Howto - Duracoating a T-Touch

A forum purchase yielded a very stratched but otherwise functional watch. In an effort to revive the watch and cover up the dull gray Titanium case and band, i gave Duracoat a try. I figured the if the weapons grade coating holds for my camping gear, it'd be right at home for the sports watch.


Tools and Materials

- Duracoat paint and hardener
- Degreaser
- Fine-grit sandpaper
- Clear plastic tape
- Spray paint kit
- Watch band removeal tools
- Sharp knife
- Glove and mask + well ventilated room
Cost:_____________ ~ $100 for the coating + starters spray paint kit


1. The parts needs to be disassembled as far as possible to be degreased thoroughly. I initially tried to keep the watch case intact and just plugged up the ventilation holes with wax, but decided against it in case the wax get in the way of the coating. The case back was removed but i opted to keep the bezzle and buttons less i destroy the watch in the process of removing it.

2. Sanding the parts is optional. The brushed finish on the T-Touch titanium should be enough for the Duracoat to bite onto. Light sanding using 150-grit sandpaper was applied to high-wear areas and already scrached up surfaces.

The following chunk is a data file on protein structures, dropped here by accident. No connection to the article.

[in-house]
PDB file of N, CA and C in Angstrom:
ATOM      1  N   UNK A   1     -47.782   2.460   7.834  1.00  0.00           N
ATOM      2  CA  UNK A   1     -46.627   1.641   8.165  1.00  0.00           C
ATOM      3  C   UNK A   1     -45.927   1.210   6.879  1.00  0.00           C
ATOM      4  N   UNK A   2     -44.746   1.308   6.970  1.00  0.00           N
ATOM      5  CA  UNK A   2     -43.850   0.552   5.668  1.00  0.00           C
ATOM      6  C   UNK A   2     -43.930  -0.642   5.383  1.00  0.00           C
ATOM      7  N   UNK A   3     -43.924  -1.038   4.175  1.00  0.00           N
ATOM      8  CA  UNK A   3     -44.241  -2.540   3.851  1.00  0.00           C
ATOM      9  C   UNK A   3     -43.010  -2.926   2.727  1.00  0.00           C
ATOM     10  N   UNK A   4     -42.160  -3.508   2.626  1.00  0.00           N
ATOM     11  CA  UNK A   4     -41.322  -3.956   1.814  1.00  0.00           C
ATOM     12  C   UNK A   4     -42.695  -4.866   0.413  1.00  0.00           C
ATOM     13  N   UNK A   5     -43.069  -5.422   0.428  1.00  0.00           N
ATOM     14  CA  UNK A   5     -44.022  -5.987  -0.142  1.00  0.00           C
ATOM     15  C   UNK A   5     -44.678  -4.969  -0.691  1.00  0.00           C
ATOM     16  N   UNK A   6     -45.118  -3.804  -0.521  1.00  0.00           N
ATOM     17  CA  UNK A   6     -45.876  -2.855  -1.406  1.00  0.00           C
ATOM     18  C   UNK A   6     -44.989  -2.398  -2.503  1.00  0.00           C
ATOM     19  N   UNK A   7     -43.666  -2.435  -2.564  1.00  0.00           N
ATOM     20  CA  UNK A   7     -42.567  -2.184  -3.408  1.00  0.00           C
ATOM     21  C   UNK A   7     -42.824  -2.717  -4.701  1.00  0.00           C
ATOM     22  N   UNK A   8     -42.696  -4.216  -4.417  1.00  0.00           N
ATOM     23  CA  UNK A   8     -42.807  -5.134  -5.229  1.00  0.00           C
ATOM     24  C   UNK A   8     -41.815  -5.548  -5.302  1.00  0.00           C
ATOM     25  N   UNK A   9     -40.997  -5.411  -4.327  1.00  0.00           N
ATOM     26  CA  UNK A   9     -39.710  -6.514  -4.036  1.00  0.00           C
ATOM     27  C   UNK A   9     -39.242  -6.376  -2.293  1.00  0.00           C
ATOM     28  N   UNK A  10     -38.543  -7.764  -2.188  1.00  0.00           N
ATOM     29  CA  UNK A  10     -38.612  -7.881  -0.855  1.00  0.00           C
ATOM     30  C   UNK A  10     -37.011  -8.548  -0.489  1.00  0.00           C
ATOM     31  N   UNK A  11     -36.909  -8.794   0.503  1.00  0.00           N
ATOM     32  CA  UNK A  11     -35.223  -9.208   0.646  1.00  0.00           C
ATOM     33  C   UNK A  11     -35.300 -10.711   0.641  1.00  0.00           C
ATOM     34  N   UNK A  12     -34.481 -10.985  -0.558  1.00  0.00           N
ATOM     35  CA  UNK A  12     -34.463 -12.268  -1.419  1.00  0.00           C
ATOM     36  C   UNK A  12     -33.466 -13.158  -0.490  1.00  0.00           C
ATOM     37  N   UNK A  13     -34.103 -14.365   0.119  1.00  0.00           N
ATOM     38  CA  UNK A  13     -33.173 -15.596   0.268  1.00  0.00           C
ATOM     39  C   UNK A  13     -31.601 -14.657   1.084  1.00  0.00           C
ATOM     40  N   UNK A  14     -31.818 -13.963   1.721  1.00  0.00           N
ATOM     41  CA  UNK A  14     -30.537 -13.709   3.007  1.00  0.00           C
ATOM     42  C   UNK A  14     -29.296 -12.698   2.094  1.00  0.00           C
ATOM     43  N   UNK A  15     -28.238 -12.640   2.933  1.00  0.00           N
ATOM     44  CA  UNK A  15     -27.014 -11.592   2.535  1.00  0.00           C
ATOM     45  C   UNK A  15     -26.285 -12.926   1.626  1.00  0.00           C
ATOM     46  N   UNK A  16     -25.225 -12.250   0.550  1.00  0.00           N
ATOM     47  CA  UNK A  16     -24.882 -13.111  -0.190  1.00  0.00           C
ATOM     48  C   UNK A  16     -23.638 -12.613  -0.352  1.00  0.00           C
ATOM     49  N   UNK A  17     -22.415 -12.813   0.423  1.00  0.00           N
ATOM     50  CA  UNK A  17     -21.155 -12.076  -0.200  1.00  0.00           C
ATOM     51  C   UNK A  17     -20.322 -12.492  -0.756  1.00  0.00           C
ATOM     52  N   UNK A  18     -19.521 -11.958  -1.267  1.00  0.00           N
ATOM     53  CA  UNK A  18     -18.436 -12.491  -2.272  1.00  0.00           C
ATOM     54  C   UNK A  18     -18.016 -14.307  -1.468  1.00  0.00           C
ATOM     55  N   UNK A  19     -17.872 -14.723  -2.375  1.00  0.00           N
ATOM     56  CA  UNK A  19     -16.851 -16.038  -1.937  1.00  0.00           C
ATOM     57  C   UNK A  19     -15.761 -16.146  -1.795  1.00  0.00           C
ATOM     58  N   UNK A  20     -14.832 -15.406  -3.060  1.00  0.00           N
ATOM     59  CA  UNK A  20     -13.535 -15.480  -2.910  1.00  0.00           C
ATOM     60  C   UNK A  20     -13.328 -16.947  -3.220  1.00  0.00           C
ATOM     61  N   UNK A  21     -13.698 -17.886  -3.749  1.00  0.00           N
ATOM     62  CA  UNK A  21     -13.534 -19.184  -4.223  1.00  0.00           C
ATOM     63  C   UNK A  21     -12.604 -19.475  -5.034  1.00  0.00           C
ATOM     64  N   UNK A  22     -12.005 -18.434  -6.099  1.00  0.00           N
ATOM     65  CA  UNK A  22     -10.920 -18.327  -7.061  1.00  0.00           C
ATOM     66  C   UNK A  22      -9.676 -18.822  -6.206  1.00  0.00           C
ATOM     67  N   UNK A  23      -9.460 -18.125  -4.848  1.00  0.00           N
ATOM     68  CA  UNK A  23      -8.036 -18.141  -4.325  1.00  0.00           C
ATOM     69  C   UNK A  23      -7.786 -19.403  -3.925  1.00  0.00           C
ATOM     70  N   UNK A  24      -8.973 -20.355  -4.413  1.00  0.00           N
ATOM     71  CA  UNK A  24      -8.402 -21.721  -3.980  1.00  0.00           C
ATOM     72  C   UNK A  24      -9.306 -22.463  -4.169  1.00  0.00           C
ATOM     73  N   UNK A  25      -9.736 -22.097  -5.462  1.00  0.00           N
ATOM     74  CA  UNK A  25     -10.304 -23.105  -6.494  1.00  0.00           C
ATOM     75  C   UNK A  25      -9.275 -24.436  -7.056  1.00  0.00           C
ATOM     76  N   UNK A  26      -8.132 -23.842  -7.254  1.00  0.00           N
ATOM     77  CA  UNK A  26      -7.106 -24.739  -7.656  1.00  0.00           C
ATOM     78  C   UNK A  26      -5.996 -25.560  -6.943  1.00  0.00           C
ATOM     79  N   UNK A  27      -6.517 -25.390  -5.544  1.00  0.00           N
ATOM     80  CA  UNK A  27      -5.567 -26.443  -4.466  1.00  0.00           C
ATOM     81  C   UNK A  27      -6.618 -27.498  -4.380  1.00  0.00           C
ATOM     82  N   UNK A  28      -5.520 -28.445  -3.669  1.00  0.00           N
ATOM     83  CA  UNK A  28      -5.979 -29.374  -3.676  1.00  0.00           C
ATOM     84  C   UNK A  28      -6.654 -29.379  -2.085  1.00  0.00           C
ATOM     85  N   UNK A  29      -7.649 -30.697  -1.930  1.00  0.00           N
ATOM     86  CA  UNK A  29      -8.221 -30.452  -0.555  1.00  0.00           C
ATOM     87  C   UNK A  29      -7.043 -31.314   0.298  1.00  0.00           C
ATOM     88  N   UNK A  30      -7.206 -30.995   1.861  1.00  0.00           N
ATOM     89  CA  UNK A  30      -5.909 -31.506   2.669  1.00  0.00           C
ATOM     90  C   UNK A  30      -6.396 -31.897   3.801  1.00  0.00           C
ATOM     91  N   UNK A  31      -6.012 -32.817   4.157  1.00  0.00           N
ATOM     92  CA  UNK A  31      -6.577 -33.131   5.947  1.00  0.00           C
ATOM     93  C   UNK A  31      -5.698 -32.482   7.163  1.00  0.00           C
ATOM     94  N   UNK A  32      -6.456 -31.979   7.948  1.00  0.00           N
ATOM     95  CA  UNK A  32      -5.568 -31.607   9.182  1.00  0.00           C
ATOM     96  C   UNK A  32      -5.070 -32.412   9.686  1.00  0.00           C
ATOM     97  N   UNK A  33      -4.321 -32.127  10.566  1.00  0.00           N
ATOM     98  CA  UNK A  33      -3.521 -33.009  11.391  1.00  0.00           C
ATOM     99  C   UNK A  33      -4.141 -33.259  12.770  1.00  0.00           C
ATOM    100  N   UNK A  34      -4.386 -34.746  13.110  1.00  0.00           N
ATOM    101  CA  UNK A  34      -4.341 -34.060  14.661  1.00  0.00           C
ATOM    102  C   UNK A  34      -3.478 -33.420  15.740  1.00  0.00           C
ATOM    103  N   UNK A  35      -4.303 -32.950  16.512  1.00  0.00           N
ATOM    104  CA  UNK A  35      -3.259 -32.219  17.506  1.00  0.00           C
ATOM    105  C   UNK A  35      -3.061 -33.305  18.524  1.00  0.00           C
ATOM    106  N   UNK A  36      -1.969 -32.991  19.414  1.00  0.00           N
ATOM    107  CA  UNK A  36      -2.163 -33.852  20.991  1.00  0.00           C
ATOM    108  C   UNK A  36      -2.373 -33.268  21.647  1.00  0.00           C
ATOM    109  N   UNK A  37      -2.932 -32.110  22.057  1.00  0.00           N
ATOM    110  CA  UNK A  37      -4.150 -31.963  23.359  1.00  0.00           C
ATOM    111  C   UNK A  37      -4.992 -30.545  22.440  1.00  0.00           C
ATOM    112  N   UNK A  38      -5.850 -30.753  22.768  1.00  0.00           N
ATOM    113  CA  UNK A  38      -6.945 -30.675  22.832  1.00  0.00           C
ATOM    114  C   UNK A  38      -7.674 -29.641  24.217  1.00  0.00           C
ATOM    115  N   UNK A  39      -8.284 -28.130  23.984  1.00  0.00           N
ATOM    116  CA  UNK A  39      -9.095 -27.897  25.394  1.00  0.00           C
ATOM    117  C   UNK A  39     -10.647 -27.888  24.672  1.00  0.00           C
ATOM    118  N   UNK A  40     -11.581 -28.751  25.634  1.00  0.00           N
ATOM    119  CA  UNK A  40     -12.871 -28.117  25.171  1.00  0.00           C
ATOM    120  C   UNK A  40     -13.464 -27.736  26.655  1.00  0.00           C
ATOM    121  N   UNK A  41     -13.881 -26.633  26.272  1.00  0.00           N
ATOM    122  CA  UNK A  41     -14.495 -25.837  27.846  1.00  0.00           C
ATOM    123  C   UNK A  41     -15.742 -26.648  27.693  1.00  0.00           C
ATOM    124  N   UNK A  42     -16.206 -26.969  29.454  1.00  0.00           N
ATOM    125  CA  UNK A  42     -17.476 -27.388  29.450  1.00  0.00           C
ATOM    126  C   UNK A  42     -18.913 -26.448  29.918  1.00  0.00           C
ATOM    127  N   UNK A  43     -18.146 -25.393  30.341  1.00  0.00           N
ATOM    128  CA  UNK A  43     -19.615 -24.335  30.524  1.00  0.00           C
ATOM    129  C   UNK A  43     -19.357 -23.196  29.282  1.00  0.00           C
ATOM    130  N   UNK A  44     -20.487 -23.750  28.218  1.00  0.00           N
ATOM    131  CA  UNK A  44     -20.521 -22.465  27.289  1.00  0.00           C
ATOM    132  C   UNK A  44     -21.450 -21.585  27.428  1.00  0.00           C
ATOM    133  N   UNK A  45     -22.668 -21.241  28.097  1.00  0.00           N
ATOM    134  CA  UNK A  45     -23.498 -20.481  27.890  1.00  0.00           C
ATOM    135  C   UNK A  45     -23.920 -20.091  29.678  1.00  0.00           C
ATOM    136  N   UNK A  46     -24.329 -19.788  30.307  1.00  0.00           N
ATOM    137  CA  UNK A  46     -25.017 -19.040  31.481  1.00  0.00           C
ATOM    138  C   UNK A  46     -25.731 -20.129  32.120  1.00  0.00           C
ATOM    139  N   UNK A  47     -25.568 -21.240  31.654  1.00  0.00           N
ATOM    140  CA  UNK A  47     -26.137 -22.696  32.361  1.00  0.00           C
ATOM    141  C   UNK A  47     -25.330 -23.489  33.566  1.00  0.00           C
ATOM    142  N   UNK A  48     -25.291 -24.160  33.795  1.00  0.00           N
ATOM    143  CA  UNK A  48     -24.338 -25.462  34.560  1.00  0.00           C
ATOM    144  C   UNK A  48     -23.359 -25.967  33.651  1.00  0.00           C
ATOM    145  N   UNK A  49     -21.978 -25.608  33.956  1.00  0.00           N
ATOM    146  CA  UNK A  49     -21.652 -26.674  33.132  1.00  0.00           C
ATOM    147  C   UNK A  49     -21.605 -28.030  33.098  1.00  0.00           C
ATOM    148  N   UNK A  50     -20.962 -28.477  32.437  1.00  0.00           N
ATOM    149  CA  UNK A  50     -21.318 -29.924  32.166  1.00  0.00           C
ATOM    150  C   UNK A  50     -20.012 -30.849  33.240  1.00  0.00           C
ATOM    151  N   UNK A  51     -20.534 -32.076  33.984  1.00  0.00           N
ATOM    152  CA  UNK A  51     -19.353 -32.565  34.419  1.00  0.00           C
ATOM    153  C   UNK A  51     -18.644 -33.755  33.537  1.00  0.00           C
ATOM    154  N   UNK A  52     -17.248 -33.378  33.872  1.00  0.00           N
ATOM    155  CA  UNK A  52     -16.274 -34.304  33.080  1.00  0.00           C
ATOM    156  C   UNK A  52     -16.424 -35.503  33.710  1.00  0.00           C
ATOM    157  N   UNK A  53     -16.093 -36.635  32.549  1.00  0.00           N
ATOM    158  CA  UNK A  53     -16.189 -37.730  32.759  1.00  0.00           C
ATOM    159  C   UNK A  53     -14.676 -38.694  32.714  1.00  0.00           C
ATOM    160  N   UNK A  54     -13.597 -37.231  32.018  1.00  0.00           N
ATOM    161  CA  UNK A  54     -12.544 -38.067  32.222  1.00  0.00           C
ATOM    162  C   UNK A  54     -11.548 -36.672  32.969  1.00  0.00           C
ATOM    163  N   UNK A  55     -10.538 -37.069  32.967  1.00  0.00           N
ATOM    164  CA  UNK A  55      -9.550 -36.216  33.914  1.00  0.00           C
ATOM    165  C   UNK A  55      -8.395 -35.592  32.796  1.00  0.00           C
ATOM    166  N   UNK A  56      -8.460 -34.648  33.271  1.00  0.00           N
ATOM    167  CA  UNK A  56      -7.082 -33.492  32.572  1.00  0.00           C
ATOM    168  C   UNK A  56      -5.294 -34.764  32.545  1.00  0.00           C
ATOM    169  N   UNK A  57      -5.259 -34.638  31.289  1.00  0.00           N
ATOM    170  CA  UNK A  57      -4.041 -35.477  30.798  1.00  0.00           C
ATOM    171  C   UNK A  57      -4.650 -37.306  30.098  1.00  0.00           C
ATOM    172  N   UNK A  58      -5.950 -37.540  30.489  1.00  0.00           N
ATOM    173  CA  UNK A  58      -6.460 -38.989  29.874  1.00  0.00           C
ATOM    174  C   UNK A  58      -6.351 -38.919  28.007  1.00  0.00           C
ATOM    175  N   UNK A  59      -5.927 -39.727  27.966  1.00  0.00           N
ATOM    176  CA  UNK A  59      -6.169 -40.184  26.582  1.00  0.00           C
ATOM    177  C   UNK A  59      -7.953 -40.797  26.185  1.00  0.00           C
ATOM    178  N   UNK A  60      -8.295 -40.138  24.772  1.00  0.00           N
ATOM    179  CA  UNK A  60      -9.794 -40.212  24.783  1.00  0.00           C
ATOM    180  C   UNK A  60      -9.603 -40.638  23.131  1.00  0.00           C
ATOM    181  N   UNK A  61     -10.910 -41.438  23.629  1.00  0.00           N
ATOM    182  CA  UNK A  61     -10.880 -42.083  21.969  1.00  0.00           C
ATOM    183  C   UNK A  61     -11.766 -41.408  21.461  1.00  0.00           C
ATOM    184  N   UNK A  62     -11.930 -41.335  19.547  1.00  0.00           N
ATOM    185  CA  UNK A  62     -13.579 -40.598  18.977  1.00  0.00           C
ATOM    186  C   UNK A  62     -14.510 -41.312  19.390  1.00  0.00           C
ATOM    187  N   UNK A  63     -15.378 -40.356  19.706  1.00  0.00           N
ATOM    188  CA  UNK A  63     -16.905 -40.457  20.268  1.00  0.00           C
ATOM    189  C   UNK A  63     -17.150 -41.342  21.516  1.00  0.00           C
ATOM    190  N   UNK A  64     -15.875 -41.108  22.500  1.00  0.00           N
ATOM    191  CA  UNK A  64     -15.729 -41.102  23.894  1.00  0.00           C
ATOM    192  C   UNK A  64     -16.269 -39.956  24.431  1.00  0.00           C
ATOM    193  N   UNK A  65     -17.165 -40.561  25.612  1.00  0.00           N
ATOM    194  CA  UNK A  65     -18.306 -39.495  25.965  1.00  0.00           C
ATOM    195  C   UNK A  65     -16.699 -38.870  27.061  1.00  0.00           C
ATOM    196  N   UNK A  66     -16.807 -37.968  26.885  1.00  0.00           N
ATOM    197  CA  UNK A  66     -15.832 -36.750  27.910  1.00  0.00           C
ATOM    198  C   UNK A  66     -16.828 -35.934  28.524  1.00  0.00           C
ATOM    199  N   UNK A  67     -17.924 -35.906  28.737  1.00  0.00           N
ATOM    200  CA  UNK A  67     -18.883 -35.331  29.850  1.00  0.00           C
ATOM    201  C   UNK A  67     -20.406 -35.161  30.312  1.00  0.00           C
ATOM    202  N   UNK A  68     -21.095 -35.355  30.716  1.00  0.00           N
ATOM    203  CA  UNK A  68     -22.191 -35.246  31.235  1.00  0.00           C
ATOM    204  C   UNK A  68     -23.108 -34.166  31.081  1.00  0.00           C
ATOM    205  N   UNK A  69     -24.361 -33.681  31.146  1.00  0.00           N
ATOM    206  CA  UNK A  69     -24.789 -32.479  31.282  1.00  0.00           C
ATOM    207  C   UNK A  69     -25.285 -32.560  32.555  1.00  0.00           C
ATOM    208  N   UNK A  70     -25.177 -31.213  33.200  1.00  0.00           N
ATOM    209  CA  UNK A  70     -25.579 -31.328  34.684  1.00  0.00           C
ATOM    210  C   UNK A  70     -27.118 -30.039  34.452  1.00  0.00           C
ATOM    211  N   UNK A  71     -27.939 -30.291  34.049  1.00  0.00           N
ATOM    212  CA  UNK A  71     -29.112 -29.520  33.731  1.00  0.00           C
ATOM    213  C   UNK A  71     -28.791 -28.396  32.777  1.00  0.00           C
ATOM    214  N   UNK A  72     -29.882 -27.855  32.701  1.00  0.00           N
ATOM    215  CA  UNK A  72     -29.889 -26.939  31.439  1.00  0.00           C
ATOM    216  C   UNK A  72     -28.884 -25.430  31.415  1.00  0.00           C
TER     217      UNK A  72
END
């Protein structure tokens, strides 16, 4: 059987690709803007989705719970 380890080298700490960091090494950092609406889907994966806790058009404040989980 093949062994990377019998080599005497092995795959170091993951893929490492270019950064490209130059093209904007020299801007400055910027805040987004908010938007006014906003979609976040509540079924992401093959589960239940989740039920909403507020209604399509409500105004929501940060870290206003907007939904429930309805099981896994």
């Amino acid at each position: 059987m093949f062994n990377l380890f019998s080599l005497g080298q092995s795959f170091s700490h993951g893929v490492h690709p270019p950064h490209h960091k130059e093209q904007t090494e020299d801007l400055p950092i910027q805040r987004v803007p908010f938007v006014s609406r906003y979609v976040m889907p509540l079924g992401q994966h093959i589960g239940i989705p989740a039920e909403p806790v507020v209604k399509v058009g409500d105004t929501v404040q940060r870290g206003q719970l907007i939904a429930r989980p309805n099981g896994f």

3. To prevent the coating from glueing down the bezzle and the buttons, paper spacers are inserted as a space holder. For the crystal, clear plastic tape was used as a shield and cut carefully to shape.

4. A blast of compressed air was used to clear any dust or grit before coating

5. Duracoat was mixed with its hardener at the suggested 12:1 ratio in the spray paint bottle. Matte black was the colour of choice here so as to not deviate too far from the normal patllet seen in sports watchs. As it was not practical to hang the small parts up for coating, the coating was done on a piece of tinfoil.

6. The nozzle was opened close to max for the first coat and the parts were coated with combinations of short bursts and even strokes at roughly 2 inches away. The parts were then allowed to dry before being flipped over to coat the other side. The second coating was done with minimal nozzle opening and bursts from roughly 1 feet out. This gave the parts a rough, gritty, metalic texture instead of the glossed black plastic feel of the first even coating.

7. Areas that were finished with an inconsistent coat were lightly sanded, cleared with compressed air, and coated again.

8. Perhaps the hardest part... wait for the paint to dry.

9. Assembly. The thin Duracoat coating should not affect the fitting on the joints.


This was a lot harder than i thought it'd be... to get the coating to be uniform across all parts and finish it